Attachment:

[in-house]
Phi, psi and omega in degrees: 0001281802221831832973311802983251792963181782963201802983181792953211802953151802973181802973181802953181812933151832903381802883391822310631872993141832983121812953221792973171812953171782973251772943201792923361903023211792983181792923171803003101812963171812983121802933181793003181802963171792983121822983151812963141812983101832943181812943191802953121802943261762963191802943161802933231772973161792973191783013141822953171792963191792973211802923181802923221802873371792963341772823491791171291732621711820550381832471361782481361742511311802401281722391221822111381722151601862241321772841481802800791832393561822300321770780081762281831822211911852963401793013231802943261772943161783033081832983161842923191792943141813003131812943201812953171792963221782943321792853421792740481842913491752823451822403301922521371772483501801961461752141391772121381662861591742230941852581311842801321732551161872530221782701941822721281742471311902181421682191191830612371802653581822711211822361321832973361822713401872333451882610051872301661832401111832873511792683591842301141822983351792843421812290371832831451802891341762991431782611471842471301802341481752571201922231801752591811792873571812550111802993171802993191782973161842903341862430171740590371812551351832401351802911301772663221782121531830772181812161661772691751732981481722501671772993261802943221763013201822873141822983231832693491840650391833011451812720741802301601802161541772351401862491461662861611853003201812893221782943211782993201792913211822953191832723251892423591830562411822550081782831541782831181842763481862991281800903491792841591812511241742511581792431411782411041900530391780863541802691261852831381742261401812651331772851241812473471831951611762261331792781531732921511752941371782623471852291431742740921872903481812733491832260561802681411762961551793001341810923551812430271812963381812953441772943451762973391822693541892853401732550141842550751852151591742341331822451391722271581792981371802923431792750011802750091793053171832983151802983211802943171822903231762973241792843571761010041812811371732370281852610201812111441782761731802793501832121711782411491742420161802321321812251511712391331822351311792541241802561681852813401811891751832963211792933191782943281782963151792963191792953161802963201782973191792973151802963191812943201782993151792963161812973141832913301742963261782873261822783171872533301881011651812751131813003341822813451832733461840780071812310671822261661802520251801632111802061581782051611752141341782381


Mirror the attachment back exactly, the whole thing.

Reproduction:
[in-house]
Phi, psi and omega in degrees: 0001281802221831832973311802983251792963181782963201802983181792953211802953151802973181802973181802953181812933151832903381802883391822310631872993141832983121812953221792973171812953171782973251772943201792923361903023211792983181792923171803003101812963171812983121802933181793003181802963171792983121822983151812963141812983101832943181812943191802953121802943261762963191802943161802933231772973161792973191783013141822953171792963191792973211802923181802923221802873371792963341772823491791171291732621711820550381832471361782481361742511311802401281722391221822111381722151601862241321772841481802800791832393561822300321770780081762281831822211911852963401793013231802943261772943161783033081832983161842923191792943141813003131812943201812953171792963221782943321792853421792740481842913491752823451822403301922521371772483501801961461752141391772121381662861591742230941852581311842801321732551161872530221782701941822721281742471311902181421682191191830612371802653581822711211822361321832973361822713401872333451882610051872301661832401111832873511792683591842301141822983351792843421812290371832831451802891341762991431782611471842471301802341481752571201922231801752591811792873571812550111802993171802993191782973161842903341862430171740590371812551351832401351802911301772663221782121531830772181812161661772691751732981481722501671772993261802943221763013201822873141822983231832693491840650391833011451812720741802301601802161541772351401862491461662861611853003201812893221782943211782993201792913211822953191832723251892423591830562411822550081782831541782831181842763481862991281800903491792841591812511241742511581792431411782411041900530391780863541802691261852831381742261401812651331772851241812473471831951611762261331792781531732921511752941371782623471852291431742740921872903481812733491832260561802681411762961551793001341810923551812430271812963381812953441772943451762973391822693541892853401732550141842550751852151591742341331822451391722271581792981371802923431792750011802750091793053171832983151802983211802943171822903231762973241792843571761010041812811371732370281852610201812111441782761731802793501832121711782411491742420161802321321812251511712391331822351311792541241802561681852813401811891751832963211792933191782943281782963151792963191792953161802963201782973191792973151802963191812943201782993151792963161812973141832913301742963261782873261822783171872533301881011651812751131813003341822813451832733461840780071812310671822261661802520251801632111802061581782051611752141341782381